Bankruptcy law's failings cut both ways

Offshore investors are poorly protected on the mainland and debt issuers across the border pay the price with higher funding costs

PUBLISHED : Monday, 26 August, 2013, 12:00am
UPDATED : Monday, 26 August, 2013, 5:05am

The provisional liquidation of China Metal Recycling (CMR) initiated by the Securities and Futures Commission opens up an intriguing possibility: could this end up in mainland bankruptcy court?

If so, it would be an important test case for offshore creditors in terms of their ability to recover money from a defaulted mainland issuer. That would give offshore investors a lot more confidence to lend to mainland firms, and that would lower these firms' costs of cross-border funding.

There are a handful of reasons to expect that CMR may go to mainland bankruptcy court: the SFC triggered the provisional liquidation in Hong Kong courts and may have the clout to expand the action to the mainland court system; the firm's main creditors are large banks, foreign and domestic, that could also put some pressure on the local government to let this go to court; the mainland's bankruptcy law was revamped in 2007 explicitly to recognise foreign bankruptcy proceedings and claims on onshore assets, and the law is overdue for a test. But that's all hypothetical. Foreign investors currently feel poorly protected by mainland bankruptcy court, and issuers pay the price.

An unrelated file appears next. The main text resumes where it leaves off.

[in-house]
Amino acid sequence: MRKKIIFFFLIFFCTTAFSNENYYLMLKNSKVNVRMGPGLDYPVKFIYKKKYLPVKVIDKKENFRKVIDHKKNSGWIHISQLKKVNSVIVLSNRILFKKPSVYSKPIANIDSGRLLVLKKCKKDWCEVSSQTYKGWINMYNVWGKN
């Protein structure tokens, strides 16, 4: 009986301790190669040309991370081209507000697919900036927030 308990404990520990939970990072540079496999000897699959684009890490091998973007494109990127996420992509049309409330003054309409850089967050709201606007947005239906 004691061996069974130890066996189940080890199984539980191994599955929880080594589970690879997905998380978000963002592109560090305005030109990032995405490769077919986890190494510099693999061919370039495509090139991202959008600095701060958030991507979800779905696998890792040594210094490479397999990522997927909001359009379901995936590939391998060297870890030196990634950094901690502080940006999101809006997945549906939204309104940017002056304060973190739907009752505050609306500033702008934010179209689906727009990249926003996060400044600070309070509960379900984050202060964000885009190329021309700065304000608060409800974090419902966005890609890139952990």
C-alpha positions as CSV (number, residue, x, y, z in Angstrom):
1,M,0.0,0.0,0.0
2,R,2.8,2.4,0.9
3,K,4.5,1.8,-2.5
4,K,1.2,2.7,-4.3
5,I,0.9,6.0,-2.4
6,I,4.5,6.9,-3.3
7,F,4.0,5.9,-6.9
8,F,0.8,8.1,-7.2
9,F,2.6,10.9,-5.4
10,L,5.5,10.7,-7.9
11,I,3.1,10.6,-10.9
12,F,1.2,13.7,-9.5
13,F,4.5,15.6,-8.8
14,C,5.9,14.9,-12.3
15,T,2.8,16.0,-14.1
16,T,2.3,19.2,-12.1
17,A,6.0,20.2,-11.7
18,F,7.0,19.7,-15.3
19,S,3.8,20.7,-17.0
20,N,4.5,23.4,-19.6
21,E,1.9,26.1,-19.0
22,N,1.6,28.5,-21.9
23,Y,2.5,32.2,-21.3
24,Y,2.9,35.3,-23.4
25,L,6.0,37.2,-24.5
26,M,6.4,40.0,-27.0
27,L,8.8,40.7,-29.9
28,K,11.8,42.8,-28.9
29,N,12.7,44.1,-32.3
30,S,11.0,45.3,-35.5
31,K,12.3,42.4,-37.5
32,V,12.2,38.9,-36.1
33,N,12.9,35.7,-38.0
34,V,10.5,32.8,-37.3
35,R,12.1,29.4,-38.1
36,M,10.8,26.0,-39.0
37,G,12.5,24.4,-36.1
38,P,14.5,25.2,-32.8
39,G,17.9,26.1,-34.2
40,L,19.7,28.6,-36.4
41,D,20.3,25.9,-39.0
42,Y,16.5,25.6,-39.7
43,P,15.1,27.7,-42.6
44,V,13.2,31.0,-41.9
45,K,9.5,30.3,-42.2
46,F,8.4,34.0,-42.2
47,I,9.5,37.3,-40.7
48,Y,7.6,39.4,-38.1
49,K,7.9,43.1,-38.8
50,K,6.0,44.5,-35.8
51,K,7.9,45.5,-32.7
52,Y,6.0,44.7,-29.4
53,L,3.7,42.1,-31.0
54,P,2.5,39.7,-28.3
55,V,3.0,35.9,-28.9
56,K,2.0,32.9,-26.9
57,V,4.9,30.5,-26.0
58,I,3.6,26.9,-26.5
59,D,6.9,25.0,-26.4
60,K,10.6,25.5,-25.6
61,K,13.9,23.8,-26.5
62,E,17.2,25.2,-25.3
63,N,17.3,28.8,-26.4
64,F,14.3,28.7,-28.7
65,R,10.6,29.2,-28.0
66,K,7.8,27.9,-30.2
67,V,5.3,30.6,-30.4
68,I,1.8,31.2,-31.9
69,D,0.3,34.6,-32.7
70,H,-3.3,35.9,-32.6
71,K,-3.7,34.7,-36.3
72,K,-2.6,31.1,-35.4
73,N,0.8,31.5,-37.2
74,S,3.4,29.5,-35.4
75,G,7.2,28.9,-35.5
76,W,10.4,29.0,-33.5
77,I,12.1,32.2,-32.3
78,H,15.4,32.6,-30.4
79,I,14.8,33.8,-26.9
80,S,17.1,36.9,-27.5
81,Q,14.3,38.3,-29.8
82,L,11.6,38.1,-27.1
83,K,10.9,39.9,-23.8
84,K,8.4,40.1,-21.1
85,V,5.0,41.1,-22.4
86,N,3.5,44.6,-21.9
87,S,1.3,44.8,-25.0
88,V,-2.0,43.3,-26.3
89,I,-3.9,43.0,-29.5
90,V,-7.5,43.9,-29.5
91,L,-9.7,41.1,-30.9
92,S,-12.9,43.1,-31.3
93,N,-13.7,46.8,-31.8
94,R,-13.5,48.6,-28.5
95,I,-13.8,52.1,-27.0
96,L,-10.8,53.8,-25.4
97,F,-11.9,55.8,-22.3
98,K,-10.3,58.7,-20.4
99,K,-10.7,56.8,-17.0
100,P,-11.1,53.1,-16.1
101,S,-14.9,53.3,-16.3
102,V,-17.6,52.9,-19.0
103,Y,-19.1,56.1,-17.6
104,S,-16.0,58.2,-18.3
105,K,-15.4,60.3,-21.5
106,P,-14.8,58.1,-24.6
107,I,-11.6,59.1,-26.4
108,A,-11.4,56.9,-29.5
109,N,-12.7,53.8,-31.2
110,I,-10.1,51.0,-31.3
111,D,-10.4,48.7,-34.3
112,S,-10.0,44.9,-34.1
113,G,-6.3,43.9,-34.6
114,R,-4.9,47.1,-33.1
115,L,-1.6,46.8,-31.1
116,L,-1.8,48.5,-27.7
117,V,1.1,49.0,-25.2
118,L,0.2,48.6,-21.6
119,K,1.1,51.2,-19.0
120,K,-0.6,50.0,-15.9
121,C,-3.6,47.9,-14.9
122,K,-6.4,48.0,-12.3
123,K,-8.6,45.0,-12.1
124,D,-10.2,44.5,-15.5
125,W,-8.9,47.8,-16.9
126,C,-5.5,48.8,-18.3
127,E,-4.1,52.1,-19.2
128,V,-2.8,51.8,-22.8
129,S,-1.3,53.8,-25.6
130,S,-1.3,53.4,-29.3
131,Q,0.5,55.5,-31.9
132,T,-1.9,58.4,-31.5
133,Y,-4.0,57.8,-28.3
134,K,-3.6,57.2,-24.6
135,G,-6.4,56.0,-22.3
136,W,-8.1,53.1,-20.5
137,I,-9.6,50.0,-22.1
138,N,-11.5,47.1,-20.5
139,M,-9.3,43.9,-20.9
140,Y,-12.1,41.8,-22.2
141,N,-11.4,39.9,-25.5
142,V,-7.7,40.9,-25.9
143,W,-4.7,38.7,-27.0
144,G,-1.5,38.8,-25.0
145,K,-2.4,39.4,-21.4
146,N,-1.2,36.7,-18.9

Thomson Reuters data shows that mainland issuers pay substantially more than US firms for unsecured bonds of equal ratings and tenor (see table).

"A double-B rated Chinese real estate bond trades a lot higher than an equivalent double-B real estate credit from the United States. The US bond would yield 5 to 6 per cent compared with a 10 to 12 per cent yield for the Chinese bond," said John Wade, head of debt capital markets, Asia-Pacific, at RBS.

This premium rises the more lowly rated an issuer is. With firms rated below investment grade, where default is a real risk, investors will demand a hefty yield boost from mainland firms to compensate them for the risk that they would recover little cash if the firm became insolvent.

For example, mainland bonds issued this year rated C-minus (implying imminent default) yield an average of 34.17 per cent, while equivalent bonds issued by US firms only yield 13.05 per cent, according to Thomson Reuters.